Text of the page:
Robert McCoy was charged with the murder of three of his family members in Bossier City, Louisiana. The state brought capital charges against him, but McCoy maintained his innocence – claiming he was not even in the state at the time of the murders – and demanded a jury trial. But in light of the evidence against him, McCoy’s lawyer thought the best trial strategy would be to admit guilt to the jury and hope for leniency in sentencing. McCoy adamantly opposed this plan, but his lawyer pursued it anyway and told the jury that McCoy was guilty. The jury returned three murder convictions and sentenced McCoy to death.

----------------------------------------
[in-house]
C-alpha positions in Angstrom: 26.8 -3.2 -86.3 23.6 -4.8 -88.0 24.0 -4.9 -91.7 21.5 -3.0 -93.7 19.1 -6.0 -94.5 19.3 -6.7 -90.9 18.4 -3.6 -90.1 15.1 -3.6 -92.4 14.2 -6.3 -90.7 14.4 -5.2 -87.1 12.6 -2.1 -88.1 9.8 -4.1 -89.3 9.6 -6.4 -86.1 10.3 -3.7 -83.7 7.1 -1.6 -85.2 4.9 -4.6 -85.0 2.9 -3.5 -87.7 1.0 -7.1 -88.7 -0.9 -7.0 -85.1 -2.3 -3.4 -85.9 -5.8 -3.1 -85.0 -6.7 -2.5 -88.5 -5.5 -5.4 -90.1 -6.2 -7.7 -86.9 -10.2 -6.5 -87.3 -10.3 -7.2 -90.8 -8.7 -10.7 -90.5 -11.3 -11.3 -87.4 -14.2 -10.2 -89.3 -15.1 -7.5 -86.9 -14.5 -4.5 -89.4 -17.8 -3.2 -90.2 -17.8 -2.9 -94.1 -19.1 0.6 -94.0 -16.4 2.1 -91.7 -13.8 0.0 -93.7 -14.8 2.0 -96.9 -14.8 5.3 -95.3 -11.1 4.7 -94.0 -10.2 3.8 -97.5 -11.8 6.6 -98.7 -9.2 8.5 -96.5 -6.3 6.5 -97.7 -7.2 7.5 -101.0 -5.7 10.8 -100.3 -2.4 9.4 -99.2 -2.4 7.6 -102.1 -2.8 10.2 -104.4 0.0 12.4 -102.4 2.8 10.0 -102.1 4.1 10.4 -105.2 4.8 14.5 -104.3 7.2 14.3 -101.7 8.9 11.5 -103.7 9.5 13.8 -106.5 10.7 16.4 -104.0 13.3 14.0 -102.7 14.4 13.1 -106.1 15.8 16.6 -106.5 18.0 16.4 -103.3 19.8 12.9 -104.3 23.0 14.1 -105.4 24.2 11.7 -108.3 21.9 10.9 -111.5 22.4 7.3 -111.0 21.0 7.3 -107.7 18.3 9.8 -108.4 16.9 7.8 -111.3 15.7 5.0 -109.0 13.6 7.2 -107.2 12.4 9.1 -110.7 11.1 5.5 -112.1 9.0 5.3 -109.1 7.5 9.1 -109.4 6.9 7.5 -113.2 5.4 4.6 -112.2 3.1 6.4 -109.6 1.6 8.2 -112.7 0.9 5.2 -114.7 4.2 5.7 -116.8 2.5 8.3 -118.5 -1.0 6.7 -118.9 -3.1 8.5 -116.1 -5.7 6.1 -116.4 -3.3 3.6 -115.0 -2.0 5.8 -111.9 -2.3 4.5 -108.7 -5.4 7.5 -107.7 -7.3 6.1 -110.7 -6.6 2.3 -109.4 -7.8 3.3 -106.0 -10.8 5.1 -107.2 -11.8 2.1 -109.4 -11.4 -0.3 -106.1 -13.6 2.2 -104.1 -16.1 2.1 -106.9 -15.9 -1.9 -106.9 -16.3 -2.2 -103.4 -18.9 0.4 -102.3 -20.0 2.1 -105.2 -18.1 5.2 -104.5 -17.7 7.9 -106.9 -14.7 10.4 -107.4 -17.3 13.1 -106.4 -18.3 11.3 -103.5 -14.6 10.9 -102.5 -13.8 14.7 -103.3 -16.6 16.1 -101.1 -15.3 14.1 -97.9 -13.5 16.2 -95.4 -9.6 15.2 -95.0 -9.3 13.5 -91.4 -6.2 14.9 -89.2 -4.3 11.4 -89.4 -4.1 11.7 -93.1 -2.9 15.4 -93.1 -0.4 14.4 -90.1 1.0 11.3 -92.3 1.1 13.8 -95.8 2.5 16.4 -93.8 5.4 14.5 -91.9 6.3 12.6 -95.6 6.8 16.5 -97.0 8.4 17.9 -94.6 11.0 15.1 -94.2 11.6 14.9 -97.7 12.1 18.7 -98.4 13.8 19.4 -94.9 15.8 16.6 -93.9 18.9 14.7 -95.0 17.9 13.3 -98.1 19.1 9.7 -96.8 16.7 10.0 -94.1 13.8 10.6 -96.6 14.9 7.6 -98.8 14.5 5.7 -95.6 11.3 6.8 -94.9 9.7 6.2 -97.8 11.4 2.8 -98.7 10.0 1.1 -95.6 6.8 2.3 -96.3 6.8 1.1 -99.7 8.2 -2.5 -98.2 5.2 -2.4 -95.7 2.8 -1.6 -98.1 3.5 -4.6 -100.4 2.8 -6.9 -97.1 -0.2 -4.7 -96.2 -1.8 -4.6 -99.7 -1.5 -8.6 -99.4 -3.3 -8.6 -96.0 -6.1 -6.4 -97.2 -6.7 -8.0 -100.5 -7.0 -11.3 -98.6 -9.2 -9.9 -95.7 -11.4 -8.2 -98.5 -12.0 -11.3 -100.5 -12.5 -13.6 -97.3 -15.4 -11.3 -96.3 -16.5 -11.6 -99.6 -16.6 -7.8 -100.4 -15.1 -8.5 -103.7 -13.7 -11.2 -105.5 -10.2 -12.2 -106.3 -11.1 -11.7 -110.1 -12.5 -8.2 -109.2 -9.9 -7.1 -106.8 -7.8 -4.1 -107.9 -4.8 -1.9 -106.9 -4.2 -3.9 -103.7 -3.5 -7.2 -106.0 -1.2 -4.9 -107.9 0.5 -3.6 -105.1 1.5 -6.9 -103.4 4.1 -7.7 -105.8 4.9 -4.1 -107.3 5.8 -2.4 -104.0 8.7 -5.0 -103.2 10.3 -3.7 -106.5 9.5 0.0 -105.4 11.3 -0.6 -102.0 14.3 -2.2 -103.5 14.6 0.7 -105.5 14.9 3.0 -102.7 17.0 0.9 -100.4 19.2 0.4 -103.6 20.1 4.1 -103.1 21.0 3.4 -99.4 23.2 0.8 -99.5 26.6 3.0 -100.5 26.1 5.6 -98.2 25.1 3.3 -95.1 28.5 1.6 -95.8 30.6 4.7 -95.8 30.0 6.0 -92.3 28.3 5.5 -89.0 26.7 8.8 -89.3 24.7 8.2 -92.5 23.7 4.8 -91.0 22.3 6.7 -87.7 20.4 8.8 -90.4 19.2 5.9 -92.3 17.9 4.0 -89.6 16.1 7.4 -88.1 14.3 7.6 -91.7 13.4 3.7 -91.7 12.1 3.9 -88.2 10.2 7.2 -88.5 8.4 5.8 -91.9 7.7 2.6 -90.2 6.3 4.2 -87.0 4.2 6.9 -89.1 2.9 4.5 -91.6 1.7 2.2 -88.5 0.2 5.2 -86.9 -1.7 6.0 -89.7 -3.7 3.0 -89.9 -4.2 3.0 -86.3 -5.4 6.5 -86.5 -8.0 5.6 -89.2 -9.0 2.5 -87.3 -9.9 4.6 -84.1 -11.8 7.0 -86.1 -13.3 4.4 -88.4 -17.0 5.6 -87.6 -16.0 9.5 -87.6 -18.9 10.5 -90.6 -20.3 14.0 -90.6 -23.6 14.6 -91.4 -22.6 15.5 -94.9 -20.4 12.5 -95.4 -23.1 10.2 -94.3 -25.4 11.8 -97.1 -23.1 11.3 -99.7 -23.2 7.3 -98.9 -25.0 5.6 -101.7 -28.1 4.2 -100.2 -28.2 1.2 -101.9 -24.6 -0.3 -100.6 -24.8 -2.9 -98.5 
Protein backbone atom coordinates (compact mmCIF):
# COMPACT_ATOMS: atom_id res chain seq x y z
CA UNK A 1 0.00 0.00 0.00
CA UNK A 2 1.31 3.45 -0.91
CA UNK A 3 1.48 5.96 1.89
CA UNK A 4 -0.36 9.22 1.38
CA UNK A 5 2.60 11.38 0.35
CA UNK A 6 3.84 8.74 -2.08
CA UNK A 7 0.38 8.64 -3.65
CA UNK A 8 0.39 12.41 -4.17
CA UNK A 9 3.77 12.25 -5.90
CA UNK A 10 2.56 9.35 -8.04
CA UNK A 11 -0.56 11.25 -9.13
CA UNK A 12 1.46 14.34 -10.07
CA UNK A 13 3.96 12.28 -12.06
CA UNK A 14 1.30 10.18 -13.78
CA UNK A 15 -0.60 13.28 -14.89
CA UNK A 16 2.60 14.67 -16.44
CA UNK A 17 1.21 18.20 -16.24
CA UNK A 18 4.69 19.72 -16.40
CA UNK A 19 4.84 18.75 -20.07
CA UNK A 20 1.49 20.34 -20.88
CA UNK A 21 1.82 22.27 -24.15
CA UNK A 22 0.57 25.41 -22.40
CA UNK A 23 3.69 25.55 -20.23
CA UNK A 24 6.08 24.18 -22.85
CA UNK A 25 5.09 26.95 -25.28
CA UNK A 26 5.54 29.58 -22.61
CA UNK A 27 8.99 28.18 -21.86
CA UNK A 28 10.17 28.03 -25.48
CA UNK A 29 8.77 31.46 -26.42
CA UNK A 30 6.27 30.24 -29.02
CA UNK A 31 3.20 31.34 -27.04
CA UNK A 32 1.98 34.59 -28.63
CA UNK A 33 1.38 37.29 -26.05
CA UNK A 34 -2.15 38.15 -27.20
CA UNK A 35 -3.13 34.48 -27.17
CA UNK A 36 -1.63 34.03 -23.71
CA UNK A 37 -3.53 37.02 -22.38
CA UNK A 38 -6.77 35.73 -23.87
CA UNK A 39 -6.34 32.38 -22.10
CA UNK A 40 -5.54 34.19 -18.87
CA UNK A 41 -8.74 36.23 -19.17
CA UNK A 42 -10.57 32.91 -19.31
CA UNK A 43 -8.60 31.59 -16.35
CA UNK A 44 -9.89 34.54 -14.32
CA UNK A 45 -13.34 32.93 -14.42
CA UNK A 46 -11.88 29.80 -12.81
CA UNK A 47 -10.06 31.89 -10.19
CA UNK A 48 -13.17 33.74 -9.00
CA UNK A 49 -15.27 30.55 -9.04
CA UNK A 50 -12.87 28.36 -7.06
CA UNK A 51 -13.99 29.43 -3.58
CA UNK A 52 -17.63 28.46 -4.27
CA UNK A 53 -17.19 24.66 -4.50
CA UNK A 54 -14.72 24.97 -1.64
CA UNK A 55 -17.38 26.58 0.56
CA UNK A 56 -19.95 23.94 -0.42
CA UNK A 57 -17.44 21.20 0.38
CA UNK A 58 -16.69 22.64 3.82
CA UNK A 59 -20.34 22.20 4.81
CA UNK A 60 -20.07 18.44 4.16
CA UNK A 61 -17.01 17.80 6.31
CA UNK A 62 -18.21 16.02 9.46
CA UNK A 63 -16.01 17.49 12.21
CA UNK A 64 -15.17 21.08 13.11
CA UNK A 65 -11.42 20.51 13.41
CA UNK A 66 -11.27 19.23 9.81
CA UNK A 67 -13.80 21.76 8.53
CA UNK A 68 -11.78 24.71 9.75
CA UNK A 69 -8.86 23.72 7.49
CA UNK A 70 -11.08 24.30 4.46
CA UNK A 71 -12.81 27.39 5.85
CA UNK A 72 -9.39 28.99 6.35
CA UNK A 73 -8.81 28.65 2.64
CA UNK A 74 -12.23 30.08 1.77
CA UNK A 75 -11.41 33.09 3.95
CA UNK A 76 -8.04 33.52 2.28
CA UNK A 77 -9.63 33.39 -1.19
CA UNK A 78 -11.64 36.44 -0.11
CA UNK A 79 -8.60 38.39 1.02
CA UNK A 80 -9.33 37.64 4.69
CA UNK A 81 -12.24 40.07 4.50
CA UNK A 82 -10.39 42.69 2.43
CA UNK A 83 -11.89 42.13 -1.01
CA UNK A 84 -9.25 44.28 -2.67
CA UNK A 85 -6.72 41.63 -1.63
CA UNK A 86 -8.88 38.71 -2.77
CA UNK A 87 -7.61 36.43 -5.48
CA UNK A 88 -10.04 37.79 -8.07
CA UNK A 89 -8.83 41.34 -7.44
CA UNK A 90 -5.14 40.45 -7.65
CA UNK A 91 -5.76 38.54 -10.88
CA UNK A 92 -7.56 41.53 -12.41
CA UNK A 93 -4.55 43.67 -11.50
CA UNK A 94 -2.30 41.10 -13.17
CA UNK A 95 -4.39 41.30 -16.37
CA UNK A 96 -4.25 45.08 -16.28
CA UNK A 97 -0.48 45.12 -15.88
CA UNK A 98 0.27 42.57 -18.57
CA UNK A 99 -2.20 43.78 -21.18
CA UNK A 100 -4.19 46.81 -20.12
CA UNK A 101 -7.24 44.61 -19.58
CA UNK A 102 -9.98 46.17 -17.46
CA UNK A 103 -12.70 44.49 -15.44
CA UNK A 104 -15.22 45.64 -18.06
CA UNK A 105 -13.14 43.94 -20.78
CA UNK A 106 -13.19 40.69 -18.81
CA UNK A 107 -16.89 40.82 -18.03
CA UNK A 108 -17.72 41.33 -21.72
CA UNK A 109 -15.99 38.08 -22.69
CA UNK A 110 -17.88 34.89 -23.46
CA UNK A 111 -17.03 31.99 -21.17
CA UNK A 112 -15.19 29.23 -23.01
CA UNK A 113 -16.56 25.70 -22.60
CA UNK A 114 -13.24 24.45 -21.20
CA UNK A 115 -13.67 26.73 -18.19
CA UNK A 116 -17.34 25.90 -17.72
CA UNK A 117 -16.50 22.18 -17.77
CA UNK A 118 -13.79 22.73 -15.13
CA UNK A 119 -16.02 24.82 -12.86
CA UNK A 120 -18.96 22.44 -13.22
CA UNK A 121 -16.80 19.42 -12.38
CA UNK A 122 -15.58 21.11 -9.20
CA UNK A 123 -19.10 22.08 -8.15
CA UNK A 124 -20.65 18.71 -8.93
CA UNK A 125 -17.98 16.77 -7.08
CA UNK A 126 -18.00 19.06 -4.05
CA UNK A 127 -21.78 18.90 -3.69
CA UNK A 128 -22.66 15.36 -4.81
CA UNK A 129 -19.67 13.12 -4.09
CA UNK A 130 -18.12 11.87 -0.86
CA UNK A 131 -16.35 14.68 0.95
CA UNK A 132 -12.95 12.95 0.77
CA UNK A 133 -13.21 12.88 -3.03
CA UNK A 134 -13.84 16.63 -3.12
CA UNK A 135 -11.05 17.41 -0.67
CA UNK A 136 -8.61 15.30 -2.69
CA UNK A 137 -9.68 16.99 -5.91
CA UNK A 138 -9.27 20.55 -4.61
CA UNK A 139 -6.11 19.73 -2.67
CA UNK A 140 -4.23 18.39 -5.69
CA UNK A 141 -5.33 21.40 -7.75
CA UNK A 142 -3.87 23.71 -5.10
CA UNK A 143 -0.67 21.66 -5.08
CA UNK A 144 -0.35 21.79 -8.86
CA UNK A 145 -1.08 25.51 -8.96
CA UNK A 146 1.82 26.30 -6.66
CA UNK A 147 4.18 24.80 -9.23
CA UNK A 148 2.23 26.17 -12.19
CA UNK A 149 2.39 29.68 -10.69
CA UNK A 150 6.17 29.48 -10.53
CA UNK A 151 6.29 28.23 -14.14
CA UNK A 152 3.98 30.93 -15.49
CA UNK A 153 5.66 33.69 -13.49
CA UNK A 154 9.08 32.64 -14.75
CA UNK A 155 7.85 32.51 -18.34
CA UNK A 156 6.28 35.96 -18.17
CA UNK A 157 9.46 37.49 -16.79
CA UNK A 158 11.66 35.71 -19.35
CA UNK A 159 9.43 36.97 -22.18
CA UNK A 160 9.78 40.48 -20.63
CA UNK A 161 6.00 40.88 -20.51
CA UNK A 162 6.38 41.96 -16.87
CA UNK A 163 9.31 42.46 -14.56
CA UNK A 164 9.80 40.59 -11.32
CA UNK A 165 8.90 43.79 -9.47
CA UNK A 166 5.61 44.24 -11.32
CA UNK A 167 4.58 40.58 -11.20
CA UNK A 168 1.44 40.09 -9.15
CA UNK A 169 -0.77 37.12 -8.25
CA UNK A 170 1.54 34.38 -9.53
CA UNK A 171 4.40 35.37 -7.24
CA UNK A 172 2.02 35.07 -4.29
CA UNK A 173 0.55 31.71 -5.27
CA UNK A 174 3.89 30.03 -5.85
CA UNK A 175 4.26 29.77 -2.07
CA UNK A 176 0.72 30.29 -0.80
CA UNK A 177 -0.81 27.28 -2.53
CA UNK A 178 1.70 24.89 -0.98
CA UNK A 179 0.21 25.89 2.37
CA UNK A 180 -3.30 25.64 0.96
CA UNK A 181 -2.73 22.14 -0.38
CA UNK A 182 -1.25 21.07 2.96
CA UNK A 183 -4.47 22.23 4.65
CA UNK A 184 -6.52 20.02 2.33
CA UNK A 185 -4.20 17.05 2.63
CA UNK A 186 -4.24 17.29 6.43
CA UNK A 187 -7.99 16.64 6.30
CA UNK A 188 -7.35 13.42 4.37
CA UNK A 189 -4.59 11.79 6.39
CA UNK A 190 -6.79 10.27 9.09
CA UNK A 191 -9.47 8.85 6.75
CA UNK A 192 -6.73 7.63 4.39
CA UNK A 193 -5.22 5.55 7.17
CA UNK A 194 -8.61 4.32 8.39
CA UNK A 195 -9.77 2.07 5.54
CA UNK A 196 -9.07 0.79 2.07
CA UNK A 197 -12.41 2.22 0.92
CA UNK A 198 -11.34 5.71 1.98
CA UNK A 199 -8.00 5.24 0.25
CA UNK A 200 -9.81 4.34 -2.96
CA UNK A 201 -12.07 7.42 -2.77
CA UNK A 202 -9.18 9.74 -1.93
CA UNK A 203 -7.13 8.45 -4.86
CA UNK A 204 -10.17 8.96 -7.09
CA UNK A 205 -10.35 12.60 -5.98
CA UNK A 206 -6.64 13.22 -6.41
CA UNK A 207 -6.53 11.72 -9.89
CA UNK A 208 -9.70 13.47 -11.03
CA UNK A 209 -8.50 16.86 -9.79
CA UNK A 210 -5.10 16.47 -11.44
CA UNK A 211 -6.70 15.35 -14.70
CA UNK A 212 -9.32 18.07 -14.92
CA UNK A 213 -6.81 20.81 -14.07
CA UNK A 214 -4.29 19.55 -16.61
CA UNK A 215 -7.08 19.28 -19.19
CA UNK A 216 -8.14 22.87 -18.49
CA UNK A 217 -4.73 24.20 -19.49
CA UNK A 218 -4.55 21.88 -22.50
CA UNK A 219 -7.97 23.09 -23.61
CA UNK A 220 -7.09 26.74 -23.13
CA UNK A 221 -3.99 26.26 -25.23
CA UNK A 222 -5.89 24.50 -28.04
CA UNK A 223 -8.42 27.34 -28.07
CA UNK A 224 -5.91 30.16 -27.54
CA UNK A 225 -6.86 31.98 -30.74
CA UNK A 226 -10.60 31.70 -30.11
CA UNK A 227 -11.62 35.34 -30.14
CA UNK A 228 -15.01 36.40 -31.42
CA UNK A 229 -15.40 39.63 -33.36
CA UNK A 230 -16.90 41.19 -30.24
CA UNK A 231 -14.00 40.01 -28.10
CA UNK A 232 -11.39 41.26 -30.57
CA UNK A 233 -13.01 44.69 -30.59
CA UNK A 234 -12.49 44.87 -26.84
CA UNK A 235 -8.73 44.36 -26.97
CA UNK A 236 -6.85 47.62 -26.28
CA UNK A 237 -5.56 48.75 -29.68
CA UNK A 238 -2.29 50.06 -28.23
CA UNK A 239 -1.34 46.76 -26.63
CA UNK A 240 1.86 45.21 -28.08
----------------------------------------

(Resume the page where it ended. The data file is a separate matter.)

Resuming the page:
The Supreme Court has just issued a decision holding, 6-3, that it was unconstitutional for McCoy’s lawyer to admit guilt to the jury over McCoy’s express objection. The Court noted that whether to admit guilt is not a strategic question about how to achieve a client’s objectives, but a fundamental question about what a client’s objectives actually are. Therefore, the Sixth Amendment guarantees that the defendant, not his lawyer, has the final say on this question, and that McCoy must receive a new trial in which his attorney will defend his professed innocence and put the state to its burden of proof.